These days, you can’t throw a stone without hitting an endless-runner type of game, especially when it comes to the marketplaces on Android and iOS mobile phones. However, they also have a solid stake on consoles and PC, with the latest addition being on Chicken Rider on the Nintendo Switch, from developer Red Dev Studio S.A., and published by Ultimate Games S.A. Chicken Rider doesn’t necessarily provide anything new or groundbreaking in the genre of endless-runners. It is good enough to kill some time while you’re on the go, but there are probably plenty of other options available for you to choose from in that regard, especially depending on the platform you’re playing on.
In Chicken Rider, players take control of a polar bear who is fighting for animal liberation. After tripping an alarm at the beginning of the level, the bear hops on the back of a chicken and - you guessed it - rides it towards freedom, jumping over obstacles and avoiding enemies along the way.
The overall premise of the game is pretty straightforward: run through the level, defeat villains, collect power-ups and rewards, and become a chicken hero by making it out alive. Levels include everything from a barnyard, to an Area 51-like desert area, to suburbia, with each villain playing the part, such as a mad scientist farmer, aliens, and a motorized cart-ridin’, beer-guzzlin’, shotgun-totin’, chicken-hatin’ American.
Temporary power-ups include skateboards to go faster, lawnmowers to mow down enemies and obstacles, and magnets that can automatically pull in the coins and seeds that can also be collected throughout the run. Coins can be used for upgrades, one-time use items, and skins for the polar bear and chicken duo. Unfortunately, most of the items are pretty expensive (even with the generous amount of coins available throughout the run), making it less enticing to actually take advantage of any special single-use abilities, such as Resurrection.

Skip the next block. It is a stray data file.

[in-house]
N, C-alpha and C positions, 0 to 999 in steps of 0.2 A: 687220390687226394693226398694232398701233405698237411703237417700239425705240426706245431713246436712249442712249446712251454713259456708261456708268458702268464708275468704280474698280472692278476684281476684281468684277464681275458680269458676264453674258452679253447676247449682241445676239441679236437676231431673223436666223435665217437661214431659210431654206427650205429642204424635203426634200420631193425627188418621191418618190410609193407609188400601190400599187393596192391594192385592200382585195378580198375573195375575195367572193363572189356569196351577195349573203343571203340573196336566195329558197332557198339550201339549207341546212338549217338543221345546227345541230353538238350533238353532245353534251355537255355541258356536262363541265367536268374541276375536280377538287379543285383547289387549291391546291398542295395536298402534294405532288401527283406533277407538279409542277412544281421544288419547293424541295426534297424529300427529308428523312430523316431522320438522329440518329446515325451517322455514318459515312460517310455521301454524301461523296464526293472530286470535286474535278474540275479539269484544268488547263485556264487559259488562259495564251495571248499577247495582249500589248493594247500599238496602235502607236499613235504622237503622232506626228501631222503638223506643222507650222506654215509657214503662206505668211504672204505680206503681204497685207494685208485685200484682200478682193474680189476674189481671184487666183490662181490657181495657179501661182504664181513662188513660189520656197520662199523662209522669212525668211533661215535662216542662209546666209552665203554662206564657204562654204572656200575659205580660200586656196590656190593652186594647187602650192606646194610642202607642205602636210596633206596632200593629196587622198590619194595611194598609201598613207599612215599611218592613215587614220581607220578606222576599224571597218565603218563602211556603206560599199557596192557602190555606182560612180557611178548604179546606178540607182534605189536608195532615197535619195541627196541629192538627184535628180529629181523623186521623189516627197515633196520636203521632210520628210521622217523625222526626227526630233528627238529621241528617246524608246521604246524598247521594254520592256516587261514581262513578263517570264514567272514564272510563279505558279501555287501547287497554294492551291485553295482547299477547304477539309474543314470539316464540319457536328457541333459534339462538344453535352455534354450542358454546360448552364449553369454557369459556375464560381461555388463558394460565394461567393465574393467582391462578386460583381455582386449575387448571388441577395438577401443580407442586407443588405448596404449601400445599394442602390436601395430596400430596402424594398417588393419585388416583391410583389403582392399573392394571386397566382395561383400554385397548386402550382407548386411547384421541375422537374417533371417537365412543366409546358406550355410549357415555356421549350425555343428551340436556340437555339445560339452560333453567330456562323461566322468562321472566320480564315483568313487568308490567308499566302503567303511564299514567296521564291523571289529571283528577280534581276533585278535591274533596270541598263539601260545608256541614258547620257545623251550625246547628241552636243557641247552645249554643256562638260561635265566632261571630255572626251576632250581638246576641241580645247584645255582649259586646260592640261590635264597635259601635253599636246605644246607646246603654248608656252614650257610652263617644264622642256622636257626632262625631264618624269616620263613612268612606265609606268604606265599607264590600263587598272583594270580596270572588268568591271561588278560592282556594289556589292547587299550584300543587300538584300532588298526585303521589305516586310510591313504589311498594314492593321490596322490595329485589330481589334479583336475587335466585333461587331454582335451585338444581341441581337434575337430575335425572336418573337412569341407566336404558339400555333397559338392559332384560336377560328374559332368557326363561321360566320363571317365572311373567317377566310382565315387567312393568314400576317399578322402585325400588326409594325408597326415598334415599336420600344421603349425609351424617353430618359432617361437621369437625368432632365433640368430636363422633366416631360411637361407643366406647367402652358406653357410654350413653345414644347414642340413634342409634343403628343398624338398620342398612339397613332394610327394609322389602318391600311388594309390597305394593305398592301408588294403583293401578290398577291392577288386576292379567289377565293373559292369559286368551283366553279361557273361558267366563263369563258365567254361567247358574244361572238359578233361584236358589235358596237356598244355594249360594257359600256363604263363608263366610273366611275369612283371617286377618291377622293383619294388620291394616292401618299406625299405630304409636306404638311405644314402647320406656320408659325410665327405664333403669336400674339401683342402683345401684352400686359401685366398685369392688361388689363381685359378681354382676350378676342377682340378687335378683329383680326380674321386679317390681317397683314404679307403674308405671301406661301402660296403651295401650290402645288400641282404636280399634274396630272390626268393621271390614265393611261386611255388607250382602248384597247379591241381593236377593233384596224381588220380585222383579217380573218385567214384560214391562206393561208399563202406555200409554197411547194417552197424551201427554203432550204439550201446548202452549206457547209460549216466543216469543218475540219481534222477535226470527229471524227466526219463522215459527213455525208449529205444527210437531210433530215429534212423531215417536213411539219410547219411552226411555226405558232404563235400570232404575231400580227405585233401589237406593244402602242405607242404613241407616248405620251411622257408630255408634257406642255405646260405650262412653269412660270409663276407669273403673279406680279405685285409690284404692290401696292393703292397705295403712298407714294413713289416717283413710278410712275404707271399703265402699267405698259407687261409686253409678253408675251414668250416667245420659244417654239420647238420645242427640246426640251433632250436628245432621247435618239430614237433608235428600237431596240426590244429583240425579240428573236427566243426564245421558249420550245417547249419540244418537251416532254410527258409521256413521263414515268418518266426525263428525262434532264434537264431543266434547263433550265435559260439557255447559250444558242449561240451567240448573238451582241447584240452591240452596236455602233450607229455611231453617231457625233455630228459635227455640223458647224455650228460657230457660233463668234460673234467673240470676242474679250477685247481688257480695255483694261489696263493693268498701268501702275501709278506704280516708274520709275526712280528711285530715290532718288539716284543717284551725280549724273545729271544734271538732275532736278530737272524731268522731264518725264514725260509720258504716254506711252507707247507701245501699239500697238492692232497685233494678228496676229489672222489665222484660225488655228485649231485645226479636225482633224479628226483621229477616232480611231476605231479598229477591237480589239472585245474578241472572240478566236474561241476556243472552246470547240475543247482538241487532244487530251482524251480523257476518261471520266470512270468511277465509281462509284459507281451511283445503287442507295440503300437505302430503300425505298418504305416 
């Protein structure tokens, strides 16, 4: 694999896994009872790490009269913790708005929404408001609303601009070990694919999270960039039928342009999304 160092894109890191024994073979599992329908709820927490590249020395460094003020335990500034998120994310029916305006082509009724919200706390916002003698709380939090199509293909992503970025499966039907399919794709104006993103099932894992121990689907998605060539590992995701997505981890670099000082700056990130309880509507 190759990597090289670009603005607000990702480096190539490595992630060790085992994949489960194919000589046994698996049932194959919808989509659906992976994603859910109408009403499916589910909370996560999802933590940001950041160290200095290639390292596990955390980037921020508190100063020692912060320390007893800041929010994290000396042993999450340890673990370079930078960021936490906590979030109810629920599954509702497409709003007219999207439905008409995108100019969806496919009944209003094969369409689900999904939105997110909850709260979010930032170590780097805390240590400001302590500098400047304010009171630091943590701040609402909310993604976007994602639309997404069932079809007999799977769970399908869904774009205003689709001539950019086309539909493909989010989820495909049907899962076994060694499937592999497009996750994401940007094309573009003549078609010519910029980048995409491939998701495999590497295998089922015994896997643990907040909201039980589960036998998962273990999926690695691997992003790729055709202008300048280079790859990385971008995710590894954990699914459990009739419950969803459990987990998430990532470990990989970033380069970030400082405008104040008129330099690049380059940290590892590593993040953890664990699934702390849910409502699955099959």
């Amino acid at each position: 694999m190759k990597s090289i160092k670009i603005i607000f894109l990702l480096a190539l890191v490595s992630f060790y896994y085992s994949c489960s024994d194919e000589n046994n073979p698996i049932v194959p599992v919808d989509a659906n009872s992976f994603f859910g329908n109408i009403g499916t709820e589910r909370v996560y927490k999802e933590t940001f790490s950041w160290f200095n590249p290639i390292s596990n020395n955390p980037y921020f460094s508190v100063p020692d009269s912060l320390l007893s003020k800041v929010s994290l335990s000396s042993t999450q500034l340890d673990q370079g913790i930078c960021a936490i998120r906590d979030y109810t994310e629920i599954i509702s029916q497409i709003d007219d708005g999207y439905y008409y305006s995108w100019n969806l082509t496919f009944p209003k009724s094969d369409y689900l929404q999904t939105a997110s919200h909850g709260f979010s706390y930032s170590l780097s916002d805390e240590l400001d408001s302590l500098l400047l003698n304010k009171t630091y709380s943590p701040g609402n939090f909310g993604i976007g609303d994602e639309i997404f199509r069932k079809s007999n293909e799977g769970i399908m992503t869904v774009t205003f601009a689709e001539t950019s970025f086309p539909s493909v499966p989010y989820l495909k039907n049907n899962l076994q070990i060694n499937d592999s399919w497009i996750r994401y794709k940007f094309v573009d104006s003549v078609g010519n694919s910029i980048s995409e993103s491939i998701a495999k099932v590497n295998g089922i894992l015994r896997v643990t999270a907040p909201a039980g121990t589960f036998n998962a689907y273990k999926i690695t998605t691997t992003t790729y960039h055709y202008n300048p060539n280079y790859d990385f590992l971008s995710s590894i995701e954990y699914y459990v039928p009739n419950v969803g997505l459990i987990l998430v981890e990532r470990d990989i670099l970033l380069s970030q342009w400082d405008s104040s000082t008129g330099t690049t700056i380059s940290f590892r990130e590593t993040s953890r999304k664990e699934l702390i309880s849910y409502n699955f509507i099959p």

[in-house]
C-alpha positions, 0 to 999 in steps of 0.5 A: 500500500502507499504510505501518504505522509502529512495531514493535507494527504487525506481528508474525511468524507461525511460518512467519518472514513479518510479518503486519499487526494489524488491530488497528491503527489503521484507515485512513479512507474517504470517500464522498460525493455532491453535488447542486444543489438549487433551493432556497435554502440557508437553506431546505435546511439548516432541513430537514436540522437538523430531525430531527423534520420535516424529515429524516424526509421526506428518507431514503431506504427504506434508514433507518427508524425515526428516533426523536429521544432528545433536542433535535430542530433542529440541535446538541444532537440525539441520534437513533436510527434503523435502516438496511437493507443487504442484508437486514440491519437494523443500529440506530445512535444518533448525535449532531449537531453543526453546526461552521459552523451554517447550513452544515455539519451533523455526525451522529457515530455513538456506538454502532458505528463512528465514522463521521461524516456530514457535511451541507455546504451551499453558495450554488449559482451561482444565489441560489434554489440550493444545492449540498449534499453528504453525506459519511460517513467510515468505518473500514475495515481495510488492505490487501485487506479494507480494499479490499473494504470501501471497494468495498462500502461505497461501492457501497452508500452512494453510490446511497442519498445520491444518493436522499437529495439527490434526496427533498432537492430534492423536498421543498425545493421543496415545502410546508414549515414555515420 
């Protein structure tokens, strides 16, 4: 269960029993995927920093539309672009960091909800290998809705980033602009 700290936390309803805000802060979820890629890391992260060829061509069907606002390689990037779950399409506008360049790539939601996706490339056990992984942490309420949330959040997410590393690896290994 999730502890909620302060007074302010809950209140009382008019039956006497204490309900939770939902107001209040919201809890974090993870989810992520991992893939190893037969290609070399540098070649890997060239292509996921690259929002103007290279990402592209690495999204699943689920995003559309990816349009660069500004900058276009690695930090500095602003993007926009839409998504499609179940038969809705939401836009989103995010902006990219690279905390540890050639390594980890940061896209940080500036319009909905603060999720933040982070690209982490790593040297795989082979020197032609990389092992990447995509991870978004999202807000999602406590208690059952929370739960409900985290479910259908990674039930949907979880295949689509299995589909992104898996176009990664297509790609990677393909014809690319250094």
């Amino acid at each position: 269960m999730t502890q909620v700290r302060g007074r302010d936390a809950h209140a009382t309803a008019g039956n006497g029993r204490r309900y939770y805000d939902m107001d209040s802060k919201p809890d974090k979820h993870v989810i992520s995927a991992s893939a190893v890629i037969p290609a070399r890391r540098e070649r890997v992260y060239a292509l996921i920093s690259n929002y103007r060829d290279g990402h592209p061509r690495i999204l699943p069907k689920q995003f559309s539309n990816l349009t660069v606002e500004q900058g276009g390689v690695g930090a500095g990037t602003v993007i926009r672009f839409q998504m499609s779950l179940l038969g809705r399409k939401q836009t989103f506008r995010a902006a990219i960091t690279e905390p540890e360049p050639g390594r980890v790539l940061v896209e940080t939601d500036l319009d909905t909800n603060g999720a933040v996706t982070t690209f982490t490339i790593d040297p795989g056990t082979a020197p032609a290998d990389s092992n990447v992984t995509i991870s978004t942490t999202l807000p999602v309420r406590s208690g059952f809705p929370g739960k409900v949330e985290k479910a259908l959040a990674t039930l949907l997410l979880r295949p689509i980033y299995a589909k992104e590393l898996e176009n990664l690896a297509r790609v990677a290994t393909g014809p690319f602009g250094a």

The simple audio in Chicken Rider is what you’d expect, but unless you enjoy twangy Bluegrass or a high-pitched Ric Flair-like “Woo” repeating over and over (and over) again when jumping, you’ll be better off playing with the audio muted.
Chicken Rider’s controls are also as simple as you’d expect for an endless-runner, basically just needing to press a single button to jump at the right moment to avoid obstacles. Unfortunately, the responsiveness between pressing the button and actually jumping is surprisingly slow. Often, when pushing the jump button, there would be a slight delay in the actual action, resulting in a collision with an obstacle or villain. The responsiveness of the controls was, in fact, faster on the iOS version of the game than on the Switch. And therein lies the weirdest problem with Chicken Rider.
The game is available as a free-to-play title on PC, Android, and iOS devices, but costs $3.99 on the Nintendo Switch. If you’re out and about with anything other than your Nintendo Switch with five minutes to kill, then sure, Chicken Rider could be a good way of filling that time. However, you, your wallet, and your Switch’s memory card will probably be more satisfied by picking up the free-to-play mobile phone version.
The overall cute and cartoony aesthetics make Chicken Rider enjoyable for a younger crowd who could likely appreciate the game more for what it is, while disregarding its flaws. Ultimately though, you’ve probably already played this game before in some form or fashion, making it one that could probably be missed.
2.5 out of 5 stars
A Switch version of Chicken Rider was provided by Red Dev Studio to TheGamer for this review. The game is available now for the Nintendo Switch, PC, and mobile devices.